Re­tirees in­ten­sify protests over un­paid pen­sions, gra­tu­ities

Daily Trust - - BUSINESS - By Fran­cis Arinze Iloani

Gov­ern­ment re­tirees in some states in Nige­ria have staged sev­eral protests since the be­gin­ning of the year to de­mand the pay­ment of back­log of their pen­sions and gra­tu­ities.

Sev­eral states are bat­tling cash crunch, which has af­fected their abil­ity to pay work­ers’ salaries and set­tle pen­sions and gra­tu­ities of their se­nior cit­i­zens.

From Jan­uary this year to date, pen­sion­ers have staged demon­stra­tions in Imo, Ogun, Edo, Oyo, Bayelsa, Bauchi, Delta, Osun and Plateau states.

Re­cently, hun­dreds of pen­sion­ers who re­tired from the ser­vice of the Edo State Gov­ern­ment took to the streets in protest of 42 months’ pen­sion ar­rears.

The se­nior cit­i­zens claimed that most of them who re­tired from the ser­vice be­tween 2013 and 2016 were yet to be paid their gra­tu­ities.

A pro­tester held a ban­ner, which read, ‘Edo Pen­sion­ers are more Dis­placed In­ter­nally than the IDPs’.

“The state gov­ern­ment had de­layed the pay­ment of ar­rears of pen­sion rang­ing from 10 to 42 months as a re­sult of which pen­sion­ers have been groan­ing in penury and pains,” the spokesman of the re­tirees, Mr Gabriel Osemwenkha, lamented.

The sit­u­a­tion was no bet­ter in Imo State where a pen­sioner re­port­edly slumped dur­ing a re­cent re­tirees’ protest that ground com­mer­cial ac­tiv­i­ties in Ow­erri, the cap­i­tal.

The Imo State chair­man of the Nige­rian Union of Pen­sion­ers (NUP), Chief G. Ezeji, lamented that the gov­ern­ment owed the civil ser­vice pen­sion­ers 16 months, from Fe­bru­ary 2015 to May 31, 2016.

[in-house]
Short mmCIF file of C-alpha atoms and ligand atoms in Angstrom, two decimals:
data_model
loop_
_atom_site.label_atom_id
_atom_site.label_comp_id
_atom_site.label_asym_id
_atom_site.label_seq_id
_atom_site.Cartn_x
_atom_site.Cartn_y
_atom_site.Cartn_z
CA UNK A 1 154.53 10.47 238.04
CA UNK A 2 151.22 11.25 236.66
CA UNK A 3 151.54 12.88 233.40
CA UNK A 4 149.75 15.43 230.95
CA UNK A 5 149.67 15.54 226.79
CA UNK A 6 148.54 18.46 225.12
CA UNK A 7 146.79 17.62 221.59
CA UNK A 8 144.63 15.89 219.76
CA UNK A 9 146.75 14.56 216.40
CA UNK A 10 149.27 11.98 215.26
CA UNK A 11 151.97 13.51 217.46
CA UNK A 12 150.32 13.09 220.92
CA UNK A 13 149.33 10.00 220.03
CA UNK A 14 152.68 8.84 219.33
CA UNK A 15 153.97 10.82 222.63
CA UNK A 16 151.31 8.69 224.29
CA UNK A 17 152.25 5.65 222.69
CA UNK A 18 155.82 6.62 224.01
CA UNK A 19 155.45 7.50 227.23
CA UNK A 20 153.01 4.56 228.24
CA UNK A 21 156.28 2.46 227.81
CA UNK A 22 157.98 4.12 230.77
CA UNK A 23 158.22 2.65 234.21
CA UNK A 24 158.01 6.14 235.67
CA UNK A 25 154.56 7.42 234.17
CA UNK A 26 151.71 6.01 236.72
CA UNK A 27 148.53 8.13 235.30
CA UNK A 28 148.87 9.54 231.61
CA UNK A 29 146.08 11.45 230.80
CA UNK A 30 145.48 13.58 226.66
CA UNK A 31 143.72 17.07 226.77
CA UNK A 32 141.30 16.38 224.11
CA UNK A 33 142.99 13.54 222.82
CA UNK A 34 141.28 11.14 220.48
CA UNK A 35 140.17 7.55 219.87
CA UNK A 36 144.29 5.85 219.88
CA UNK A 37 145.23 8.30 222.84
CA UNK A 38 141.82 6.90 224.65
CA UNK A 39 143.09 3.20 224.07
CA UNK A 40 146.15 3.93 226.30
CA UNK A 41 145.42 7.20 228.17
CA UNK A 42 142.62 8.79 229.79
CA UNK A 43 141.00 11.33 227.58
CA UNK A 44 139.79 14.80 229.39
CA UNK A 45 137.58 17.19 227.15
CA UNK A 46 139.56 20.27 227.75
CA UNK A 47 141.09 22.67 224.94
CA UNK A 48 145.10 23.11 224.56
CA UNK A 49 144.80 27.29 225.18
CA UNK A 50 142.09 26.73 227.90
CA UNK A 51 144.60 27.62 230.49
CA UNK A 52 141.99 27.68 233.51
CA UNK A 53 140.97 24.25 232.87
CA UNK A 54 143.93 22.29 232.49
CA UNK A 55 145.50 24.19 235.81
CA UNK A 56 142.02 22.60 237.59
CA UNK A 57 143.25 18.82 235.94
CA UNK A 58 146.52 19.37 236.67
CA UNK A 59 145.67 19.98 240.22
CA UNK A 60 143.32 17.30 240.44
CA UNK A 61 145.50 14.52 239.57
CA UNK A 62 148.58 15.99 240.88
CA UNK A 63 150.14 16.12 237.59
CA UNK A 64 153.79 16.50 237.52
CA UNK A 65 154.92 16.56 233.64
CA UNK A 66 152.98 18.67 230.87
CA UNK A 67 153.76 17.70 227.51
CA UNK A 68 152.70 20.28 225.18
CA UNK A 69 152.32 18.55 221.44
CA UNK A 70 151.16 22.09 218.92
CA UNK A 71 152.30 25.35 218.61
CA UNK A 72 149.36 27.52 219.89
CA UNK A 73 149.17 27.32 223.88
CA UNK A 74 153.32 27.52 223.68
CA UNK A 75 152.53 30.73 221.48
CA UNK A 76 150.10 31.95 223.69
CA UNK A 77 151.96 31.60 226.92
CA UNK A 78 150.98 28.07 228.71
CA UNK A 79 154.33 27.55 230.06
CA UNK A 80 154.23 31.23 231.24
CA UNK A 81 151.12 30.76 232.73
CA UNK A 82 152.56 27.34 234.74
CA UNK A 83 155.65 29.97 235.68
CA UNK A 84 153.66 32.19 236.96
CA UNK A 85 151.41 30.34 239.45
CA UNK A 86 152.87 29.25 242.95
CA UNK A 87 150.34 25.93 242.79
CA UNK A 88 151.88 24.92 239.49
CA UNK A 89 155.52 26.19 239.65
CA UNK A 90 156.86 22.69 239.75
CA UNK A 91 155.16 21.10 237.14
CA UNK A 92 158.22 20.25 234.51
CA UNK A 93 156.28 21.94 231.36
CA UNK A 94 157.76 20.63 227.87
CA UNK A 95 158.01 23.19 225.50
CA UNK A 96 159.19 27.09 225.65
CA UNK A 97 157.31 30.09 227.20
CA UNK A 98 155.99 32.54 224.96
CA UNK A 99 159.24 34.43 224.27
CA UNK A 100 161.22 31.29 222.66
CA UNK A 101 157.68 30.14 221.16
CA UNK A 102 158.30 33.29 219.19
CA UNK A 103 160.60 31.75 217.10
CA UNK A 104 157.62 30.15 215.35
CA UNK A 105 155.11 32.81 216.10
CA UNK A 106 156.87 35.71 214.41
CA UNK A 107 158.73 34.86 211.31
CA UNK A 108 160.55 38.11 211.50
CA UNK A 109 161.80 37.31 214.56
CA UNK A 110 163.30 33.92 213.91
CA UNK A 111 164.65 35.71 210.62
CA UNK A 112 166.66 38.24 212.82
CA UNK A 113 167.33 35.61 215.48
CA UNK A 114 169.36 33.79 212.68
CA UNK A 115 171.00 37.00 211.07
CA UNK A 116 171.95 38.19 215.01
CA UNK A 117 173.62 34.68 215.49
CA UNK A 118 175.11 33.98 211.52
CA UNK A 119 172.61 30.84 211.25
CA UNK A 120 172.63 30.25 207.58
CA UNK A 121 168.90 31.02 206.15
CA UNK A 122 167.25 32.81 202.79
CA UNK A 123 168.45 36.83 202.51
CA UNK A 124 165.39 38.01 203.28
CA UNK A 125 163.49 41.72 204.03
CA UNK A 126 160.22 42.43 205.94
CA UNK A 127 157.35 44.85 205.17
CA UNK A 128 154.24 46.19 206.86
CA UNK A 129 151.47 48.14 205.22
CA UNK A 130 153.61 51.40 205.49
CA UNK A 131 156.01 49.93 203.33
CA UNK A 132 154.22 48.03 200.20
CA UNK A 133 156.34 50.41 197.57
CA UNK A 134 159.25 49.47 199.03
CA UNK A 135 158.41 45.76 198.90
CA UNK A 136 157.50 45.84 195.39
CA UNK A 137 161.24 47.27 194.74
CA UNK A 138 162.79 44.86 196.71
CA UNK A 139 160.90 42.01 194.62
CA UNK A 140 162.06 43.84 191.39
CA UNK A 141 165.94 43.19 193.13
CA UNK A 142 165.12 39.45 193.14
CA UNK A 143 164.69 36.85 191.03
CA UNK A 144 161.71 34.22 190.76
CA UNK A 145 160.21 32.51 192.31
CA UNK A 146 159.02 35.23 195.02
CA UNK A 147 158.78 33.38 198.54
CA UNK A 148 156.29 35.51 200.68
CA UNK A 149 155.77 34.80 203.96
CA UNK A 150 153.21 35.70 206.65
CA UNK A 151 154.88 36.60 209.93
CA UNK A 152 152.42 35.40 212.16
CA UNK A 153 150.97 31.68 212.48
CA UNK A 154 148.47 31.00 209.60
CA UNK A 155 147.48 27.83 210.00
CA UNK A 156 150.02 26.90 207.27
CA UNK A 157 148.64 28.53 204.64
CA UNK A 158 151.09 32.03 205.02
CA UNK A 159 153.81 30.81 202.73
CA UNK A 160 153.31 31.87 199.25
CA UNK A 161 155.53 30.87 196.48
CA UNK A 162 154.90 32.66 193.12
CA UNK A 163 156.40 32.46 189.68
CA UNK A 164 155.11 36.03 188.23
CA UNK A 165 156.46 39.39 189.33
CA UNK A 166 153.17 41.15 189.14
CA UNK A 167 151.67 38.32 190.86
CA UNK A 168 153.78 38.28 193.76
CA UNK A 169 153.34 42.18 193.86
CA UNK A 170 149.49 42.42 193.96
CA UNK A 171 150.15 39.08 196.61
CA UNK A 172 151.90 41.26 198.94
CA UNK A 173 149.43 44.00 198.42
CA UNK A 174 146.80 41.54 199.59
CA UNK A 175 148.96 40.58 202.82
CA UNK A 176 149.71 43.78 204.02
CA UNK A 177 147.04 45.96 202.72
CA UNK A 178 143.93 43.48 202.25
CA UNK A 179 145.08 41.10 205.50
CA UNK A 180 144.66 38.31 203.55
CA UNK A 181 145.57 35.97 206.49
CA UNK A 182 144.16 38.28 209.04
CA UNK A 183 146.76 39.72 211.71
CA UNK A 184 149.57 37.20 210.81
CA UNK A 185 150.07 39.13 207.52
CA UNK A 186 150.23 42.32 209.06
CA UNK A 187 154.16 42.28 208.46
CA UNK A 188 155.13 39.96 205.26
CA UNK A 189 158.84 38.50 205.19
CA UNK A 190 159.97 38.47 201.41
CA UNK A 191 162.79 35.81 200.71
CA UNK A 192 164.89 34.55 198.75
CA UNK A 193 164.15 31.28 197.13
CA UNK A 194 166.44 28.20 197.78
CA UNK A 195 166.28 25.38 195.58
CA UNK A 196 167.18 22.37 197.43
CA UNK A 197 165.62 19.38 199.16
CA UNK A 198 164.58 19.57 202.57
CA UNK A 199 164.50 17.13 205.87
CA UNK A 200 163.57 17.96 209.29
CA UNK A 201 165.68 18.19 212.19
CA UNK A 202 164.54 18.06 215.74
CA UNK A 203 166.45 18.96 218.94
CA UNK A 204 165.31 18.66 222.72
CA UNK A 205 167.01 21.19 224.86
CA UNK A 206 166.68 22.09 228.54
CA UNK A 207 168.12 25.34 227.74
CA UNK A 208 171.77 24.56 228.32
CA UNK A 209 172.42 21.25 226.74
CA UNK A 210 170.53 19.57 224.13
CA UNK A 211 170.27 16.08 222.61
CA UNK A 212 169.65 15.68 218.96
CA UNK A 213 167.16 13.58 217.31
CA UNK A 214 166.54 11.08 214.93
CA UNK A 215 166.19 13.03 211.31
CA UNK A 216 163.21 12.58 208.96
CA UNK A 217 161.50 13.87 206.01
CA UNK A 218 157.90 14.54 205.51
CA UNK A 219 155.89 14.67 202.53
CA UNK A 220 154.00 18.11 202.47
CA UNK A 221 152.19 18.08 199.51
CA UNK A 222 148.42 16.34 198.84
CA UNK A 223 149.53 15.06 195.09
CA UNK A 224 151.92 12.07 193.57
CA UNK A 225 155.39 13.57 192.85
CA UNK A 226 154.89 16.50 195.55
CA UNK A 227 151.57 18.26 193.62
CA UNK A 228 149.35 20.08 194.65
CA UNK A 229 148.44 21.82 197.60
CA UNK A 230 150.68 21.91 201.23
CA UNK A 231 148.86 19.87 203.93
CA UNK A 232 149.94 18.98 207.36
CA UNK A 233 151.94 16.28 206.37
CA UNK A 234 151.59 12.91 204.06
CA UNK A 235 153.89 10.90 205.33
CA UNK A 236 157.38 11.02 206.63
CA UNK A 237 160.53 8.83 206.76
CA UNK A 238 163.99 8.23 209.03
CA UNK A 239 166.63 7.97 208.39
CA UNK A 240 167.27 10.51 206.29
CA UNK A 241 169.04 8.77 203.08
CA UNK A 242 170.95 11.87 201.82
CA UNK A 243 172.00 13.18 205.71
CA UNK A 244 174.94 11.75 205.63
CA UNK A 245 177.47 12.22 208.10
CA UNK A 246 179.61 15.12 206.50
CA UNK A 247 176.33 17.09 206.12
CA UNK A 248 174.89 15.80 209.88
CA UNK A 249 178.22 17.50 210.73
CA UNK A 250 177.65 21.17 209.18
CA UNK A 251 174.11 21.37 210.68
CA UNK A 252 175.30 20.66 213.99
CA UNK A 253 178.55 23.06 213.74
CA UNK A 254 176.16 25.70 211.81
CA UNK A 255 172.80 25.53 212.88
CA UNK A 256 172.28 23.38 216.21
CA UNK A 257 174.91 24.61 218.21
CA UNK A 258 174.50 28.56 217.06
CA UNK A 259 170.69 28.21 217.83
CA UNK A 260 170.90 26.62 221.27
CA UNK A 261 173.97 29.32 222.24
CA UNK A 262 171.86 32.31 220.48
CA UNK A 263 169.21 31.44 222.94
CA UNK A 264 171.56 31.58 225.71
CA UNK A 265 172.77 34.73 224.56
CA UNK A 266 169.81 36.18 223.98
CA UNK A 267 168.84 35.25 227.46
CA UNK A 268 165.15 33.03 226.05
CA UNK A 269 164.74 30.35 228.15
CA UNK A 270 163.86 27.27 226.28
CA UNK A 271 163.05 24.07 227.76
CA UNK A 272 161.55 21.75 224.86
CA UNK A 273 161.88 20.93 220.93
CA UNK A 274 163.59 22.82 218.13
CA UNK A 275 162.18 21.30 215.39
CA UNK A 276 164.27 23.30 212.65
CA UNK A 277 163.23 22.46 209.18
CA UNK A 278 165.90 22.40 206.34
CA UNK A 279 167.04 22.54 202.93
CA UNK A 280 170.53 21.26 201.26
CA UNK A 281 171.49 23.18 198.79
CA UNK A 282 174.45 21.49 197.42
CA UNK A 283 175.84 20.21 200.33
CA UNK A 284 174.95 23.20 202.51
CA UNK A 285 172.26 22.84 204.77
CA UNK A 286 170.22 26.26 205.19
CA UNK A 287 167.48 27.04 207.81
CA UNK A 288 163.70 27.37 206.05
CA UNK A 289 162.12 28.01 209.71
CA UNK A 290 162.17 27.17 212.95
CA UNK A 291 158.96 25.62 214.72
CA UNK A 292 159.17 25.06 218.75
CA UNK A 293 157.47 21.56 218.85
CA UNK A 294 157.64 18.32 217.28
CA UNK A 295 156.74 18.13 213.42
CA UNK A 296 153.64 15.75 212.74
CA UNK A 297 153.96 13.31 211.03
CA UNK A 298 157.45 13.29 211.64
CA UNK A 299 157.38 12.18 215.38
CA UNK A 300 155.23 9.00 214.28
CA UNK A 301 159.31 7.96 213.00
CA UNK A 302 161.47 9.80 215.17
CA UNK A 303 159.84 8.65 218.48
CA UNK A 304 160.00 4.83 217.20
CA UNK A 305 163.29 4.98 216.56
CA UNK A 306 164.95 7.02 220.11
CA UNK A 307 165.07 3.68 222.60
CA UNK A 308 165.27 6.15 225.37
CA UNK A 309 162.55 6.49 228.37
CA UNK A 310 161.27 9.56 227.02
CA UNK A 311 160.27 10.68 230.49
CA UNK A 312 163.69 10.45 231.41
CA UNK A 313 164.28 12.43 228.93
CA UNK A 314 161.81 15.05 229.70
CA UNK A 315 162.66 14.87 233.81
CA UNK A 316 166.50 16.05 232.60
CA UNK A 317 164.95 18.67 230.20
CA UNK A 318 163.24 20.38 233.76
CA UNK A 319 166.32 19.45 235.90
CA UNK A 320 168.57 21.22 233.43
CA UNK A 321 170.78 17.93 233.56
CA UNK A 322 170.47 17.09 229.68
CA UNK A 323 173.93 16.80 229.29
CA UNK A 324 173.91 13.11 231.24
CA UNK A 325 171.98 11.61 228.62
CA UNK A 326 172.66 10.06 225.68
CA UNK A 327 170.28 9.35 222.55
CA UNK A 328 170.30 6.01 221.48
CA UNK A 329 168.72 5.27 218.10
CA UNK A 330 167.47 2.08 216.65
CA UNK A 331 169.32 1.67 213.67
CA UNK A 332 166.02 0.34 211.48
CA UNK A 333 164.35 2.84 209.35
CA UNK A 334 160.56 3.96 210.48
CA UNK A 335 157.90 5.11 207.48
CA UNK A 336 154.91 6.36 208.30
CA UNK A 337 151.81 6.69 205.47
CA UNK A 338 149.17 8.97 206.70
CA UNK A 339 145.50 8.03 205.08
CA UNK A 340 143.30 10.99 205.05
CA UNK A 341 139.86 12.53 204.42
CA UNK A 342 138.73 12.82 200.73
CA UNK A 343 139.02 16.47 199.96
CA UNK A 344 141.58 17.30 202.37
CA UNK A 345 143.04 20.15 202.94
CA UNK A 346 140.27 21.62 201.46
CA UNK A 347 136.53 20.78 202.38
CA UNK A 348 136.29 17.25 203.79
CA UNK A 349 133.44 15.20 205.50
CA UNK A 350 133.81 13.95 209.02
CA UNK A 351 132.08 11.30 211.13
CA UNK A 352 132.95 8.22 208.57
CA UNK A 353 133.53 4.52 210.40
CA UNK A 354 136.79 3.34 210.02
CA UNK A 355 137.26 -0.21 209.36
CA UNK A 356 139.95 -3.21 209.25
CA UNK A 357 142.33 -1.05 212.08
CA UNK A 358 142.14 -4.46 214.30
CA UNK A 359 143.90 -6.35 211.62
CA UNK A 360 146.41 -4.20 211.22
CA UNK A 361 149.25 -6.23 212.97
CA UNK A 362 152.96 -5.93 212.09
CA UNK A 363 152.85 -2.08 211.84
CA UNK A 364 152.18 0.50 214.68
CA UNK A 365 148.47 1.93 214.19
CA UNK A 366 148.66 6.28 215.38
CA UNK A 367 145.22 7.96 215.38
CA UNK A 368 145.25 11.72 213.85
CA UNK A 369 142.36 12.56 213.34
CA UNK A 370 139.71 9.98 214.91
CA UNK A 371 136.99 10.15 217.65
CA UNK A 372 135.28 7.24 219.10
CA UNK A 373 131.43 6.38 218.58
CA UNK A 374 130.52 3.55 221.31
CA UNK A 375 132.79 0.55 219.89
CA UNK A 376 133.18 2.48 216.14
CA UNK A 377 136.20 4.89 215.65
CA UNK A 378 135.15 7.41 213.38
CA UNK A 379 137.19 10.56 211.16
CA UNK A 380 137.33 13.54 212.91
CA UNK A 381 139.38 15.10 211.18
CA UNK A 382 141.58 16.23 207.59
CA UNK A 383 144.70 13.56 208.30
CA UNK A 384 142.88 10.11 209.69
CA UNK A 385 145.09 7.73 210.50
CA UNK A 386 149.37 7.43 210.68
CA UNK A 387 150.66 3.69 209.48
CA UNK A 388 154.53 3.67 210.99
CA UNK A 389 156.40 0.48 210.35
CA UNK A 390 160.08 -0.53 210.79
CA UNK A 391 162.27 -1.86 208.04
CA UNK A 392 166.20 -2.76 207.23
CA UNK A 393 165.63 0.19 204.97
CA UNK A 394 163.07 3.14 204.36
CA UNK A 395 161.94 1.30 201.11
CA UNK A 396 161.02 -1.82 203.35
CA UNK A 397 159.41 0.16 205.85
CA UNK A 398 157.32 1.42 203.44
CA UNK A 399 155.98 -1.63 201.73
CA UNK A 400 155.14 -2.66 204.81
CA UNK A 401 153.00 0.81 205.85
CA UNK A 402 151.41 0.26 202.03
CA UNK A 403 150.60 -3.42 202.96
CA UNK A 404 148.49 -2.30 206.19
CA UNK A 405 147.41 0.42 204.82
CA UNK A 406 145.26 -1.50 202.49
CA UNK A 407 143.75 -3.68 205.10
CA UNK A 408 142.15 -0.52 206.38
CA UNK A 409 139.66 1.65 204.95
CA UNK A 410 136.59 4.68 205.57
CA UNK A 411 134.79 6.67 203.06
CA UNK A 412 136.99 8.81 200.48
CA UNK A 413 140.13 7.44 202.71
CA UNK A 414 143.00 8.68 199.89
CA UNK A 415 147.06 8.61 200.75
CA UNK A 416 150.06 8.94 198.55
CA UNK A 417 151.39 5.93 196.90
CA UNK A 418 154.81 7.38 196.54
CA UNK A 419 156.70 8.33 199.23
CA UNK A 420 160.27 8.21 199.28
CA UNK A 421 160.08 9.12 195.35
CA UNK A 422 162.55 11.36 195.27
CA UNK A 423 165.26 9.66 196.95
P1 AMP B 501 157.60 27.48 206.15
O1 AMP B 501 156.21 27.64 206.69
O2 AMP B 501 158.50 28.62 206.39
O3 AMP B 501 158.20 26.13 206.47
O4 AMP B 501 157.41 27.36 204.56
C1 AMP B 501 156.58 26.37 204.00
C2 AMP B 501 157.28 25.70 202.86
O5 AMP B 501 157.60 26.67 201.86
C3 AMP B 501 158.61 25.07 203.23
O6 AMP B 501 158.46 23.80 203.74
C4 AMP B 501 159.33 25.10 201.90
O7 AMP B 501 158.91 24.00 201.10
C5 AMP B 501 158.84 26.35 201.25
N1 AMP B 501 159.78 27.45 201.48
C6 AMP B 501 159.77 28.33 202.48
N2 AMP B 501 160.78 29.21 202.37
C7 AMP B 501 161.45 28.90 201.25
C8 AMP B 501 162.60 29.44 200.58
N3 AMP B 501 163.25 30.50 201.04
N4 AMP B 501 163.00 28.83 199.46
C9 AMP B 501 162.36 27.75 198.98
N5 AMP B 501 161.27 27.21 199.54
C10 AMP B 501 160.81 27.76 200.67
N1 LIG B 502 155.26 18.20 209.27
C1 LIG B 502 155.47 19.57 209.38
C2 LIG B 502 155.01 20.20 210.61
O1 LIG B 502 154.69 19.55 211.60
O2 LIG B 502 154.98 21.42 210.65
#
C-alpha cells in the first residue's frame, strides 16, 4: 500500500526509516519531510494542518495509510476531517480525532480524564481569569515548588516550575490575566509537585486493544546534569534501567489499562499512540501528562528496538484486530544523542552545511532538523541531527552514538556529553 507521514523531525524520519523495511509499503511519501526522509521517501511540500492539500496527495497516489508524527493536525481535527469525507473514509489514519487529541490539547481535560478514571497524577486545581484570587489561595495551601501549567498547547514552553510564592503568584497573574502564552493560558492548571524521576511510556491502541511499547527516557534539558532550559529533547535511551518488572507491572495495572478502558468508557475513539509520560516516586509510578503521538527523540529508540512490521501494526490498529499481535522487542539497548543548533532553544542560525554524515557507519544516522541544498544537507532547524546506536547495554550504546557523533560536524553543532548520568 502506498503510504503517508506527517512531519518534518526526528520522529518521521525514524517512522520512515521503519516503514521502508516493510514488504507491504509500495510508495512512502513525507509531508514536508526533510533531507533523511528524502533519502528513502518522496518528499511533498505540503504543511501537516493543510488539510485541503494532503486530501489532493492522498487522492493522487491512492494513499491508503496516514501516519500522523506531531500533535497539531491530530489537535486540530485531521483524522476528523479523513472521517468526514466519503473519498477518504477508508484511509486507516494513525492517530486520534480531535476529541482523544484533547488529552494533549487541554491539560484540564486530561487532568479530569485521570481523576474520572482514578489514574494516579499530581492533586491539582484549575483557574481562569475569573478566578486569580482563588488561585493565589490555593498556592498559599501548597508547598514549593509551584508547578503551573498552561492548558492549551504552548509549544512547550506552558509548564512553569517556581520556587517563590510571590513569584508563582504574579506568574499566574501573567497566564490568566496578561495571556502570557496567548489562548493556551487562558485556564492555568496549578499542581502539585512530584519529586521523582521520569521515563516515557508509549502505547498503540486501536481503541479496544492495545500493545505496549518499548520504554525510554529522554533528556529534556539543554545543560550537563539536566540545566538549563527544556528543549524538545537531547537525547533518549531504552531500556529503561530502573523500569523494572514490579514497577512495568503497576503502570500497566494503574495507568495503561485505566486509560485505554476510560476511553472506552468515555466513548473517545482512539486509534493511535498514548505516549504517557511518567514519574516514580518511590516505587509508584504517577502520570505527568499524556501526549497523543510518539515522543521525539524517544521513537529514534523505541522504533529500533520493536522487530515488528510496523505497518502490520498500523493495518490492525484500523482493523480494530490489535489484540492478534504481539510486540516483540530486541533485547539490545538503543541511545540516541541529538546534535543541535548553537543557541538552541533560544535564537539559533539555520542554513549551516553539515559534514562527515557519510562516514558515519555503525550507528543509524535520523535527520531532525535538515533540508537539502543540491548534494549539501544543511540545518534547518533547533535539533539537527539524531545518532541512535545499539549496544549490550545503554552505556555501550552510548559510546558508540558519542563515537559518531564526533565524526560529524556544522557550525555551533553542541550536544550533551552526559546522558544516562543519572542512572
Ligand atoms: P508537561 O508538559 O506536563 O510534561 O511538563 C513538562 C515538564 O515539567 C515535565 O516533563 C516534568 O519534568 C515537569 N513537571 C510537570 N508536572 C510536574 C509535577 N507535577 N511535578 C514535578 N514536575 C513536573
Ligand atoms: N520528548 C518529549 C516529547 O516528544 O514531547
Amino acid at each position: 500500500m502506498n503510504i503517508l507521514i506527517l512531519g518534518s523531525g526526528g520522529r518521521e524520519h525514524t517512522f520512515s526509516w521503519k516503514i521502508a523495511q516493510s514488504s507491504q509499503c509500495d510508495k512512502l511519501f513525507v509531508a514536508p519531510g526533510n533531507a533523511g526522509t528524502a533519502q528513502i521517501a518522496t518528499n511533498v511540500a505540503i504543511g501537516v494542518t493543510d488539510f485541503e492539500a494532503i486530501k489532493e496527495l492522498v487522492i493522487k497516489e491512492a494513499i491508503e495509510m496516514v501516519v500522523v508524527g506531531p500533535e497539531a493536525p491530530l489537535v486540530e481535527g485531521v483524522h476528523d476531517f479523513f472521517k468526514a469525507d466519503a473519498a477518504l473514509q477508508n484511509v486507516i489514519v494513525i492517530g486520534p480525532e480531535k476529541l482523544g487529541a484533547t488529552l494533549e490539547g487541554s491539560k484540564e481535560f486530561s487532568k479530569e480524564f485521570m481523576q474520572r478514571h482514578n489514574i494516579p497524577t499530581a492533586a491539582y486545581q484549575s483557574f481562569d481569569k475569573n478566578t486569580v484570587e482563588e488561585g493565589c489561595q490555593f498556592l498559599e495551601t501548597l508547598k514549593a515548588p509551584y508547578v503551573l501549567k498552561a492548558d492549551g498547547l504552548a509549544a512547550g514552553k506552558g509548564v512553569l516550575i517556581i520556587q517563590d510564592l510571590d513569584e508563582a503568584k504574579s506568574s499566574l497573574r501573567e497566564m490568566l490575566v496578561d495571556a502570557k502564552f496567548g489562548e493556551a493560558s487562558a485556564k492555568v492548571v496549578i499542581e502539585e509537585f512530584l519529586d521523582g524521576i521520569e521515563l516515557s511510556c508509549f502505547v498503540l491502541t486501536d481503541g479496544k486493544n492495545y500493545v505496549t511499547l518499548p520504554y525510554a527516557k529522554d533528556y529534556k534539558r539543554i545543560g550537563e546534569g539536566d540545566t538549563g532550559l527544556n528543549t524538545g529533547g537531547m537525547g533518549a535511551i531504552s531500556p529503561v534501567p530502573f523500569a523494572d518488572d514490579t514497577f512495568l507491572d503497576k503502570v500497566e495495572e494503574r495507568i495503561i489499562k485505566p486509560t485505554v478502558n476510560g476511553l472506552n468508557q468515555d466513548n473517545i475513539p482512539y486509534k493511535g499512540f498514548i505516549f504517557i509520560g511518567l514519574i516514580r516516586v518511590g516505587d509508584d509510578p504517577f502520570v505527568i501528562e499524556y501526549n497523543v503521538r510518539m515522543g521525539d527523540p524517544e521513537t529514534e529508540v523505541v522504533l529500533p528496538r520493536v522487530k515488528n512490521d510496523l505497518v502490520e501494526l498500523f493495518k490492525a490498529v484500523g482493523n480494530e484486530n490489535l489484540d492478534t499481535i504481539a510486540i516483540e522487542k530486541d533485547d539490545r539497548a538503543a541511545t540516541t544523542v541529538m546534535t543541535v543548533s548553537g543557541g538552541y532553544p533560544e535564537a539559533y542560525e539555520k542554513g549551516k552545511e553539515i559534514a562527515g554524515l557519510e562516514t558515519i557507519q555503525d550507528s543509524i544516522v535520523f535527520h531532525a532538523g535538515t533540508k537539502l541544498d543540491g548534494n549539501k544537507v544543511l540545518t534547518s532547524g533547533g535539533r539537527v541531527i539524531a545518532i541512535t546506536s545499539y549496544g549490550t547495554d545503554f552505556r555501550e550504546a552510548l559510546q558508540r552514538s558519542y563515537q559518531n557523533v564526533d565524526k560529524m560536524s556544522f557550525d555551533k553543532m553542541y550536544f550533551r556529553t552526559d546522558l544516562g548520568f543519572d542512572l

Ezeji also lamented that “The Imo State pen­sion­ers are still re­ceiv­ing pen­sions based on Chief Oluse­gun Obasanjo min­i­mum wage of N7,500 awarded on 2000.”

Sim­i­larly, re­tirees in Ogun State, not long ago, staged a protest at the en­trance of the fi­nance com­mis­sioner’s of­fice over what they called “fail­ure in pay­ment of en­ti­tle­ments.”

In Oyo State, the re­tirees, armed with plac­ards, re­cently con­verged from all the geopo­lit­i­cal zones of the state to protest what they de­scribed as “the in­sen­si­tiv­ity of the state gov­ern­ment to their plights.”

The state chair­man of NUP, Chief Gbade­gesin Akande, dis­closed that the state gov­ern­ment was ow­ing pen­sion­ers their monthly pen­sions since the be­gin­ning of 2016.

Akande also al­leged that over 4,000 pen­sion­ers have been re­moved from the monthly pay­roll of the state.

In Bayelsa, re­tirees early this year de­fied fears and took their protest to the Gov­ern­ment House over un­paid five months ar­rears of en­ti­tle­ments.

“We have not been paid our pen­sion for five months now and some of us have not re­ceived their gra­tu­ity at all, the Bayelsa gov­ern­ment should pay us our money,” the union’s care­taker com­mit­tee chair­man, Mr Bodi Amarah, said.

The protest fever caught up with Bauchi State when re­cently re­tirees stormed the of­fice of the state ac­coun­tant­gen­eral to protest the de­lay in the pay­ment of their pen­sion.